I grew up on the California coast, yet I never surfed. But I remain fascinated by surf culture: the rituals, sounds and smells of the ocean mixed with the fashion, photography and aesthetic of the sport. Much of my obsession with surfing comes from the dedicated research and eye of the T. Adler books imprint, that is, Tom Adler, who rediscovers and curates past eras, stripping away extraneous design noise as he creates an elegant and bold presentation. His newest title, Jeff Divine: 70s Surf Photographs, looks at the archive of the legendary surf photographer, who spent 35 years as the photo editor of Surfer magazine and Surfer’s Journal.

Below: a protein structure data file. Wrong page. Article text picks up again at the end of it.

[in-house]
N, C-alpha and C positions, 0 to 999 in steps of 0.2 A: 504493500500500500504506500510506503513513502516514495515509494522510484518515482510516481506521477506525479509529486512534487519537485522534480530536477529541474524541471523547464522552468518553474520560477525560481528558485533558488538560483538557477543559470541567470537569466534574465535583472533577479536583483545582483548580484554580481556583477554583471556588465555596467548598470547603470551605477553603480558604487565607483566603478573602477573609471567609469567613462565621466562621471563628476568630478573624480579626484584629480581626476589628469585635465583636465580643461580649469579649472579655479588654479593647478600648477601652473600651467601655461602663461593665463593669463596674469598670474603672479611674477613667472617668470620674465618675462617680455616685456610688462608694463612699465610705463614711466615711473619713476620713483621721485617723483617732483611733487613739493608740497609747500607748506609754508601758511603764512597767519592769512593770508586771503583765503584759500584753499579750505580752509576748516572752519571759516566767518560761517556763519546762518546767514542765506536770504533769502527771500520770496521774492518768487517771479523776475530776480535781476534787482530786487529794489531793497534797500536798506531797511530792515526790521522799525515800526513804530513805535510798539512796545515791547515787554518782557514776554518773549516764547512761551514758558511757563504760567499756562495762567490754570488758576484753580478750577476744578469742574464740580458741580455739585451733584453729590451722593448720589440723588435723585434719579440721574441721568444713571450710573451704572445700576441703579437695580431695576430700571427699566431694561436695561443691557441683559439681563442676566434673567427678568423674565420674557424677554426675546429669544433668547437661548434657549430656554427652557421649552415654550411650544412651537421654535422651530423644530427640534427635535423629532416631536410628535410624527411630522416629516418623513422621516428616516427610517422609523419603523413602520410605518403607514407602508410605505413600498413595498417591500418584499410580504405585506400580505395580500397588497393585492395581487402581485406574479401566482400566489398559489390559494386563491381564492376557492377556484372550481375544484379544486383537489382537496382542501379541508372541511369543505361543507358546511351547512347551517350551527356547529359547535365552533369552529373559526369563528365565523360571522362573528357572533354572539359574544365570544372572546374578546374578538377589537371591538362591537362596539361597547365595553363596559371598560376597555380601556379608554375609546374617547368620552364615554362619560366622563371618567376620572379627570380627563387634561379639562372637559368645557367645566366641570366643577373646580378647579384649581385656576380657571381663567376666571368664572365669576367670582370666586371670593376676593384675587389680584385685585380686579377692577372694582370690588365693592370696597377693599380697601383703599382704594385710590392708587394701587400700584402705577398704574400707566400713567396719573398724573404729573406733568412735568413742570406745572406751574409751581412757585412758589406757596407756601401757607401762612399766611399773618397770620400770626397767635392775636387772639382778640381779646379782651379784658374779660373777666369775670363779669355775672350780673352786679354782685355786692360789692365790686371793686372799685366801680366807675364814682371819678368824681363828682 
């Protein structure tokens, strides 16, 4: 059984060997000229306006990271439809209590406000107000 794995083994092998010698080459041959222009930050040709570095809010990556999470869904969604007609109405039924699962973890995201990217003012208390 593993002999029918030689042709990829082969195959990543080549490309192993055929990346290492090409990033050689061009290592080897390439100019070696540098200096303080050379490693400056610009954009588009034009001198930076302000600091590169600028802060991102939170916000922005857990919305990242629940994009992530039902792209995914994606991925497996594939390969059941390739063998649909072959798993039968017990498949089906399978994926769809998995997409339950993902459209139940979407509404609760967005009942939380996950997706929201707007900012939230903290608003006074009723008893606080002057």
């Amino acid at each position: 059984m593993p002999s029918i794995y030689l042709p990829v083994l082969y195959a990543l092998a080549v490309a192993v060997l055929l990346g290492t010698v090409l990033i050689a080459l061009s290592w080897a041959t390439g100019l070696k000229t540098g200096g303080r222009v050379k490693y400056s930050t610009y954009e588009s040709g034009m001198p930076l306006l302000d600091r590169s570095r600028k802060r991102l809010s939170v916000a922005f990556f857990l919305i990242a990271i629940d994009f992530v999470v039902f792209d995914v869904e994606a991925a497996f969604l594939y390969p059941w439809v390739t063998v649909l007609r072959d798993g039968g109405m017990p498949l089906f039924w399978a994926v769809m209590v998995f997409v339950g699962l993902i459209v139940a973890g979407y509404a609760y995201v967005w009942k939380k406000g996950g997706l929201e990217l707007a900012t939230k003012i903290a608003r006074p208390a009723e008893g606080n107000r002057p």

Of course there is a sense of nostalgia looking at California and Hawaii with the backdrop of the freedom of the riding waves, and in many ways, a voyeuristic back-in-time look at the tight knit group of friends and characters who were part of the scene. Divine's position at the monumental periodicals gave him some of the best insider access, but the way Adler's pairs the photographs together, with black and whites and full color shots is almost hypnotizigly stunning. With a foreword by Pulitzer Prize–winning author William Finnegan, there is something about the lifestyle being shown here that feels so organic. Before surf identify became tied to mall culture, Divine captures an almost hippie era, not the Beach Boys-inspired boom of the 1960s. "It was a moment when everything in our little world felt up for grabs," Finnegan writes. How inspiring that feels today. —Evan Pricco

You can purchase the book here